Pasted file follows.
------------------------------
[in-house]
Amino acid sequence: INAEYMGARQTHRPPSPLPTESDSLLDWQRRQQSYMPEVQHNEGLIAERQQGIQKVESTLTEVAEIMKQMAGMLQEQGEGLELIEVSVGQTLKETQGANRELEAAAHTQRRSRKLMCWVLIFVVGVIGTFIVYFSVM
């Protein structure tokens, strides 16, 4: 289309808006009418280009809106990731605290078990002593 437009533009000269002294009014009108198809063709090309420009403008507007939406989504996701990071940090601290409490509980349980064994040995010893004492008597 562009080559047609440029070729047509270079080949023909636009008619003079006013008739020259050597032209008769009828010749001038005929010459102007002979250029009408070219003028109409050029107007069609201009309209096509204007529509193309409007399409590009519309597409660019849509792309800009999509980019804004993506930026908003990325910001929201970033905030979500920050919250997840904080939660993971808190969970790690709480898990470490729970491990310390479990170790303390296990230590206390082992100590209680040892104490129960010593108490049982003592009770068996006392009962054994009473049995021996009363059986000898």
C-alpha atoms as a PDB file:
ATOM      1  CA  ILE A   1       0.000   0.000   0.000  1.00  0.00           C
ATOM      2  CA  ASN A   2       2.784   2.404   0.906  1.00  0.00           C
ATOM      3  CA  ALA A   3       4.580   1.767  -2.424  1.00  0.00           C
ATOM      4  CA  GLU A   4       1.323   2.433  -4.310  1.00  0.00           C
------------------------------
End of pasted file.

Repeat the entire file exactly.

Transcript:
[in-house]
Amino acid sequence: INAEYMGARQTHRPPSPLPTESDSLLDWQRRQQSYMPEVQHNEGLIAERQQGIQKVESTLTEVAEIMKQMAGMLQEQGEGLELIEVSVGQTLKETQGANRELEAAAHTQRRSRKLMCWVLIFVVGVIGTFIVYFSVM
């Protein structure tokens, strides 16, 4: 289309808006009418280009809106990731605290078990002593 437009533009000269002294009014009108198809063709090309420009403008507007939406989504996701990071940090601290409490509980349980064994040995010893004492008597 562009080559047609440029070729047509270079080949023909636009008619003079006013008739020259050597032209008769009828010749001038005929010459102007002979250029009408070219003028109409050029107007069609201009309209096509204007529509193309409007399409590009519309597409660019849509792309800009999509980019804004993506930026908003990325910001929201970033905030979500920050919250997840904080939660993971808190969970790690709480898990470490729970491990310390479990170790303390296990230590206390082992100590209680040892104490129960010593108490049982003592009770068996006392009962054994009473049995021996009363059986000898």
C-alpha atoms as a PDB file:
ATOM      1  CA  ILE A   1       0.000   0.000   0.000  1.00  0.00           C
ATOM      2  CA  ASN A   2       2.784   2.404   0.906  1.00  0.00           C
ATOM      3  CA  ALA A   3       4.580   1.767  -2.424  1.00  0.00           C
ATOM      4  CA  GLU A   4       1.323   2.433  -4.310  1.00  0.00           C